“This is a good hospital with a large critical care team. Despite that, we still might have to give a crash course to an orthopedic surgeon who never managed a ventilator before.”

Medical staff are holding up but long-term effects are unclear

We asked Sarah how she and hospital staff are impacted by the situation. “I’m used to seeing patients with terminal illnesses. The hard part is knowing it’s impossible to provide them with the best care.”

“However, we are not used to seeing young patients with no medical history in those situations.” Normally, patients who get intubated already have multiple illnesses. “But in the current situation, you see patients who are 41, no medical history, non-smokers, fighting for their lives”.

This is what hits especially young doctors the hardest. Sarah argues that the immediate impact on her mental health is very manageable. “My hospital is providing me with excellent support.” Mental health and wellness initiatives are available for doctors and hospital staff at no cost.

“However, it’s impossible to predict what the long-term impact will be on all of us.”

Supply chain of equipment is still intact

One very comforting observation is a never-ending supply of donations to hospitals. The hospital has enough personal protective equipment (PPE) and donations keep coming in. “I know not every hospital accepts direct donations. “Donations that can’t be accepted, we can keep for personal use”.

On top of PPE donations, the hospital has been receiving donations of food and other daily necessities. “We had really, really good steak, salads, and pizza donated last week. Some even drop off wine to support us when we’re out of the hospital”, she says with a laugh.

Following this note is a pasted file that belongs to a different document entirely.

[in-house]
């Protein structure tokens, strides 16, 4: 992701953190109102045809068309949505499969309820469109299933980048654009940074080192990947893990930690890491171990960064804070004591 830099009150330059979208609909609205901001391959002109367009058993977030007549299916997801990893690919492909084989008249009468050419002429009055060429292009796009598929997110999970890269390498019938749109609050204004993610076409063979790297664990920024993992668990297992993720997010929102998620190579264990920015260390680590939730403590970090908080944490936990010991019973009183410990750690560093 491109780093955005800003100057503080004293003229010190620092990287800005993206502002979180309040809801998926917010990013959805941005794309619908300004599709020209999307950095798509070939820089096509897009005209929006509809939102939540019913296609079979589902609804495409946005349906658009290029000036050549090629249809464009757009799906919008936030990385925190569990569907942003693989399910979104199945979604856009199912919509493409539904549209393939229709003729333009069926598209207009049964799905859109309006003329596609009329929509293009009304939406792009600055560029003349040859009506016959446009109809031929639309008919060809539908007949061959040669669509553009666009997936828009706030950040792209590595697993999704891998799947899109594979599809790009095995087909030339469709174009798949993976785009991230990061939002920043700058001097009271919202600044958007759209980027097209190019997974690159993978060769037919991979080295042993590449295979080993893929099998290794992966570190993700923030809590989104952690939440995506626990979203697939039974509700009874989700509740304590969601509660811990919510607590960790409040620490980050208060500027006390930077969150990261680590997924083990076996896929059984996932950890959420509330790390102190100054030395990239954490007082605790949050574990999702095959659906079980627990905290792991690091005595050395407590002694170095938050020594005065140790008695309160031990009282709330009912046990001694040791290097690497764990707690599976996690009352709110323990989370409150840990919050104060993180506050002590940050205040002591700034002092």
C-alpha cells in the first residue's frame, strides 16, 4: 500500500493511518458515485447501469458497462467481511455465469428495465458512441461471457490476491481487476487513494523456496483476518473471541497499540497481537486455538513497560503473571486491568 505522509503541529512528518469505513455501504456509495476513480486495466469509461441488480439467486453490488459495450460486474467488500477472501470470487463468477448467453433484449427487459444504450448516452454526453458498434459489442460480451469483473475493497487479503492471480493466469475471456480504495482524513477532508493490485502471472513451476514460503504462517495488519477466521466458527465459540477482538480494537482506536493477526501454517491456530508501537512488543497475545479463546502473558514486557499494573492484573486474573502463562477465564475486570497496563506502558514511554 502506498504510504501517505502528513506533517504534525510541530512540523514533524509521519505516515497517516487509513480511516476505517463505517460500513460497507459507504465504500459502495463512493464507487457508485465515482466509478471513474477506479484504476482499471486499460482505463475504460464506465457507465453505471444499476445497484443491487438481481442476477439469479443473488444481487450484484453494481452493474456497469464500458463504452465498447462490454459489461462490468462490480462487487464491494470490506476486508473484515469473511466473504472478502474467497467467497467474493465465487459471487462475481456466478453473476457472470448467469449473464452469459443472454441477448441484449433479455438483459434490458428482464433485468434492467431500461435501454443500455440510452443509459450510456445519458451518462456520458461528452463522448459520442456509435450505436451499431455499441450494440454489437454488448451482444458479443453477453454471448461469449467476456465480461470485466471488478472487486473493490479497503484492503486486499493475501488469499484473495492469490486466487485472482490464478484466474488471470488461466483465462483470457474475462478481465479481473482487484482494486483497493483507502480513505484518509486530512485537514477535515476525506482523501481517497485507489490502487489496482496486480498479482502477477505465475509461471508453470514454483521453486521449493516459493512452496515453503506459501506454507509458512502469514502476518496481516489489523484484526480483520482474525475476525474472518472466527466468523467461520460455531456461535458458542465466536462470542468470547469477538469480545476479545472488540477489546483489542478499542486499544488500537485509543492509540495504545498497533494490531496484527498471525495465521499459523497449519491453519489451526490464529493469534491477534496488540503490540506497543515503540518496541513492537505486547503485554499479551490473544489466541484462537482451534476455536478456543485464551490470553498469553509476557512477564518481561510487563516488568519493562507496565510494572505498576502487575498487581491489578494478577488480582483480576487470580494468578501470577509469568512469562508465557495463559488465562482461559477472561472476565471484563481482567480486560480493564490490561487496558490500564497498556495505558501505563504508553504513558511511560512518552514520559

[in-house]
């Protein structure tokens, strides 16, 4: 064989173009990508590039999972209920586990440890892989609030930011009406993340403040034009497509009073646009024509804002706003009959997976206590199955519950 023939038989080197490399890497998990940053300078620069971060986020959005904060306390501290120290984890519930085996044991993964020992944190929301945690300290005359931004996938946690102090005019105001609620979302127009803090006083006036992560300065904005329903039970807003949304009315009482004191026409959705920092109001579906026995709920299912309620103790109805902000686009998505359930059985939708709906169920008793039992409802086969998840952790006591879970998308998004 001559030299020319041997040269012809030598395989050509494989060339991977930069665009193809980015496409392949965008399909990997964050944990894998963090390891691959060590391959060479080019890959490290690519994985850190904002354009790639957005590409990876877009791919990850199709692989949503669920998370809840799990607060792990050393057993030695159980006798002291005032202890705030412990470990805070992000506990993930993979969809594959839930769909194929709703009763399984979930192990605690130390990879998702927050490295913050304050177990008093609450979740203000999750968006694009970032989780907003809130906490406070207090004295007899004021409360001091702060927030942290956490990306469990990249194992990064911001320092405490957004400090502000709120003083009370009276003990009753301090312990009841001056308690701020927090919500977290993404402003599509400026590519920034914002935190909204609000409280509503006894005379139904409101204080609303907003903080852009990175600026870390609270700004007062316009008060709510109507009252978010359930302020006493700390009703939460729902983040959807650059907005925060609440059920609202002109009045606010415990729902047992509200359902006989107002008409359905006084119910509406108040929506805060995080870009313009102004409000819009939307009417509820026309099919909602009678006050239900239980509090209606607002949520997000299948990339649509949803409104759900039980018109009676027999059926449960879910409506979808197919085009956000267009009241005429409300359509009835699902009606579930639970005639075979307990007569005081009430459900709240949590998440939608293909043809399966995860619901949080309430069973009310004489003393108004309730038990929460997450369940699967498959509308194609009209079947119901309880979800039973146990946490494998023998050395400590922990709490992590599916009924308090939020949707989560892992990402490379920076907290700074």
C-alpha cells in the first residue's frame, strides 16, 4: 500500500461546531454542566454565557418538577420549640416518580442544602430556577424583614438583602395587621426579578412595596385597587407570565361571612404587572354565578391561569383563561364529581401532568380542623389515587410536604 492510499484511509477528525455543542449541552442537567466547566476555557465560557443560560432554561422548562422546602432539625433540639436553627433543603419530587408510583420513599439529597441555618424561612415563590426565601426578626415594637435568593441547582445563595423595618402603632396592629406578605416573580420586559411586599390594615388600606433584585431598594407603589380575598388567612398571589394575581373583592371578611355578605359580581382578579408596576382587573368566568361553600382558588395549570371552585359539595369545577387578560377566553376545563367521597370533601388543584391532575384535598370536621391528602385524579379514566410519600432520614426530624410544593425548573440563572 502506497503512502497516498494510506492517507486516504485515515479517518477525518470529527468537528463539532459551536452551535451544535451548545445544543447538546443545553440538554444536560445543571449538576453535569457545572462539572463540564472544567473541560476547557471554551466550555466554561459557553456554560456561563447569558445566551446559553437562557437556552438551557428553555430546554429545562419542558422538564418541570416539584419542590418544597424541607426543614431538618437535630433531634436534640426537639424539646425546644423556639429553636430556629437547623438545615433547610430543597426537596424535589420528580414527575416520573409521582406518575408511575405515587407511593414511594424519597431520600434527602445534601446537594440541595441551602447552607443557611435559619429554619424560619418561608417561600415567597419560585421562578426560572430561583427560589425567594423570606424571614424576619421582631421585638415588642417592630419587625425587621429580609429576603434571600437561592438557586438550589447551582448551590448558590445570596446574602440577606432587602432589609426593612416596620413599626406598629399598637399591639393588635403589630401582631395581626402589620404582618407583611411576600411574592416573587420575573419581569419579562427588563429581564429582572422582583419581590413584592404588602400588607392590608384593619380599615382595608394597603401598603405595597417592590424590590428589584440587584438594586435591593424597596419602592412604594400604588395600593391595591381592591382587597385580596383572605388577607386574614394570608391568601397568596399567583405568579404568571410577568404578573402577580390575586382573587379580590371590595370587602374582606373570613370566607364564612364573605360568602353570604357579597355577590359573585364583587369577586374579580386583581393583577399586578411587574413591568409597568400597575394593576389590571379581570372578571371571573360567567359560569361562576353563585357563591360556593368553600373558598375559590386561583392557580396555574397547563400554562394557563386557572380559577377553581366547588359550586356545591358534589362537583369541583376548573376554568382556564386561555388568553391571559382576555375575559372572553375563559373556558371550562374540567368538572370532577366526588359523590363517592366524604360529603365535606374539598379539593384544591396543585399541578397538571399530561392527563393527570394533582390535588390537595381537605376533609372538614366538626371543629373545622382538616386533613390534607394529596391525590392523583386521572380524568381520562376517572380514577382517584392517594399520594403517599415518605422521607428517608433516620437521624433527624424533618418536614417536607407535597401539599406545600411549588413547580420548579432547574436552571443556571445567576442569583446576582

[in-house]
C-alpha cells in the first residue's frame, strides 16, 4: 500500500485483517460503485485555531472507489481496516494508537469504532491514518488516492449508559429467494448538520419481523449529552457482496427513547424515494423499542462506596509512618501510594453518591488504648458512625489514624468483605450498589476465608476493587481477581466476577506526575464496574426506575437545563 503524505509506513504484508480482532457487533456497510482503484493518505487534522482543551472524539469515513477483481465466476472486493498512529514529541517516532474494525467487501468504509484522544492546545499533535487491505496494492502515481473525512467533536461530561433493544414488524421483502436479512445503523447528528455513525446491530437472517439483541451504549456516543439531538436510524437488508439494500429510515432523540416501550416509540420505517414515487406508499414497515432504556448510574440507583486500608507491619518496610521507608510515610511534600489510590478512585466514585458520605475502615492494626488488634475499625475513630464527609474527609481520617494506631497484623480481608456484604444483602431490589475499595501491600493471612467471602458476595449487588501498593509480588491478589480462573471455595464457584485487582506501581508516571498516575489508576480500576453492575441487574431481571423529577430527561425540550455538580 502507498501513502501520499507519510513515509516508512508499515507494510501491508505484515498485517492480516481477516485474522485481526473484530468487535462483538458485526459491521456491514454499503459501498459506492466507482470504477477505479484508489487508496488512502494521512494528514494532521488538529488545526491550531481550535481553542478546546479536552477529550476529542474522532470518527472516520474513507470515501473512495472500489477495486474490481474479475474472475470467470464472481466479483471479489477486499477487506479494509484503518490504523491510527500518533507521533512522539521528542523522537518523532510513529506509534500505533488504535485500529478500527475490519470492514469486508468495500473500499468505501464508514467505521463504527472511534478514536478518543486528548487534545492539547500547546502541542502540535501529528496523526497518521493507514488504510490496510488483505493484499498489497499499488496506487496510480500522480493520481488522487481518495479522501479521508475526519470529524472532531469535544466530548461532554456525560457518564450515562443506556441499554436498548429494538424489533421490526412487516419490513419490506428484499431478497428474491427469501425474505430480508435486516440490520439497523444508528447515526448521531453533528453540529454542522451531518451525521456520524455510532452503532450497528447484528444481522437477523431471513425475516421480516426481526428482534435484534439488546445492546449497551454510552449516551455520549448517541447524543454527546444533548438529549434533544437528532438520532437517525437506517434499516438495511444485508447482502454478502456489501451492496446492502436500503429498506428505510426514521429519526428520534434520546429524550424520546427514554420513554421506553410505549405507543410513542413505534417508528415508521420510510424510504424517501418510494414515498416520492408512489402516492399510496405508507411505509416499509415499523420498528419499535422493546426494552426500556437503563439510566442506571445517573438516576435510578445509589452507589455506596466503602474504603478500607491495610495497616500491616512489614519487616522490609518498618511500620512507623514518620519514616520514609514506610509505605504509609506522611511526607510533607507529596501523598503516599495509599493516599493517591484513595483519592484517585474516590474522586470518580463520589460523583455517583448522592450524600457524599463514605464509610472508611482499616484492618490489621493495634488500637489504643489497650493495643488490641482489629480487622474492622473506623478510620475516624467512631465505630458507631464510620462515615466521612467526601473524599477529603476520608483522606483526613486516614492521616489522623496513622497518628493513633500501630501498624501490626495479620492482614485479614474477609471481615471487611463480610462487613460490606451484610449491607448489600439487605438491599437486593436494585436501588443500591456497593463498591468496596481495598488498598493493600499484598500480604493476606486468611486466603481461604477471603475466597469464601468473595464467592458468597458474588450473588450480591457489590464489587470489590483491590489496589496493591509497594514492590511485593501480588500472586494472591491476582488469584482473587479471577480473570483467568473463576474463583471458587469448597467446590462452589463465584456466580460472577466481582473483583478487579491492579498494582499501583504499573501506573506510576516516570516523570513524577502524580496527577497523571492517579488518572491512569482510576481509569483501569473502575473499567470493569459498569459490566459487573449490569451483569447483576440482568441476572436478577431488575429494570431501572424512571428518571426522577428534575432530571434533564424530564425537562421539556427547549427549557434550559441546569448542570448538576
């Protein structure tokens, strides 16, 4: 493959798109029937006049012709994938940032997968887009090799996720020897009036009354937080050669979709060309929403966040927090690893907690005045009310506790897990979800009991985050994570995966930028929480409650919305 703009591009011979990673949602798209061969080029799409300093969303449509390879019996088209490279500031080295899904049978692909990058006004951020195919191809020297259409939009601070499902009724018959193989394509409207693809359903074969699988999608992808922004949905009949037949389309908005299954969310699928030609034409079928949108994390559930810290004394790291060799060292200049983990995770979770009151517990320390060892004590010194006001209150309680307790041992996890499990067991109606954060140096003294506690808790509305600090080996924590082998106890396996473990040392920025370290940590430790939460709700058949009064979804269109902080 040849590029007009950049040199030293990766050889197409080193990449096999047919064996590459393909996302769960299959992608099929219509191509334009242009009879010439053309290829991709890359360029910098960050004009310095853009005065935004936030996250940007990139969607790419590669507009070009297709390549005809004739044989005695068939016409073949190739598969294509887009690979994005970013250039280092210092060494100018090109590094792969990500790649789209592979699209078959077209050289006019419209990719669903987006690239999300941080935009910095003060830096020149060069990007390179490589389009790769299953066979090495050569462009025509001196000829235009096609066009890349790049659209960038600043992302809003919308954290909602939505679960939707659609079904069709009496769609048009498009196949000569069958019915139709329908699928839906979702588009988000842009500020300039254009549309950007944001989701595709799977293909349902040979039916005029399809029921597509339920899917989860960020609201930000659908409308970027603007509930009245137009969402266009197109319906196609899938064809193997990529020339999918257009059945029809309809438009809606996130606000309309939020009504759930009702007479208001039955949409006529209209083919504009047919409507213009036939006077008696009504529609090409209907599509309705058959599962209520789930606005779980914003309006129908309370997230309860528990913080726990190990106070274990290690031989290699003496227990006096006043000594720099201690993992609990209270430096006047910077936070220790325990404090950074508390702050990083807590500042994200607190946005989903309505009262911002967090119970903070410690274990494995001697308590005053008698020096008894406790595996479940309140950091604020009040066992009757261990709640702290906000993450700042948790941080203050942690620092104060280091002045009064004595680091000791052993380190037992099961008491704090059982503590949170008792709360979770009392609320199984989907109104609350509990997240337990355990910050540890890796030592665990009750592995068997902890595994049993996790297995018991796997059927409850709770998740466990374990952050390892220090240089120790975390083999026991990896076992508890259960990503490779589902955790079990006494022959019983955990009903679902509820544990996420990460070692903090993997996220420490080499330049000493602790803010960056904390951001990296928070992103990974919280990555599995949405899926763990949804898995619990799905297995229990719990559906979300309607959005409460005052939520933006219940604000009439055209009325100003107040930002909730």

Additionally, hospitals are making sure that staff stay as safe as possible. “The reason for the cold trucks outside of hospitals is not that there’s no space in our morgues. But the morgues don’t accept patients infected with COVID-19 to avoid spread of the disease.”, she elaborates.

The bodies are then taken to be cremated. This, however, sometimes results in pushback from the families. “But cremation is essential to prevent the spread”, she explains.

Number of new cases are easing up in NYC

Looking ahead, the hope is that “this and last week are the peak in NYC. We are already seeing admissions slowing down.” However, it remains critically important to do everything possible to flatten the curve and slow down the spread.

One worry is a resurgence of cases once the lockdown is lifted. ”Realistically, we won’t get in the safe zone until we get a vaccine out – hopefully by September or October”, Sarah explains. “Some people are saying it might be seasonal. That would mean that even if we get a vaccine out, we might get it back in a few months”.

Message to the people

At the end, we ask Sarah if she has a message for us at home. Her response speaks volumes the spirit of New Yorkers (which we can 100% attest to after having lived there for a long time ourselves).

“I’m really thankful for the generosity the people have shown. We get donations en masse. Every day we get personal equipment, food, and other supplies”, Sarah responds. “Restaurants are delivering food for free. Those restaurants point out that they themselves received donations and instructions to prepare food for the hospitals around them.”

“We are all in this together, and I’m confident we’ll get through this stronger than before”.

Posted on: 12 Apr 2020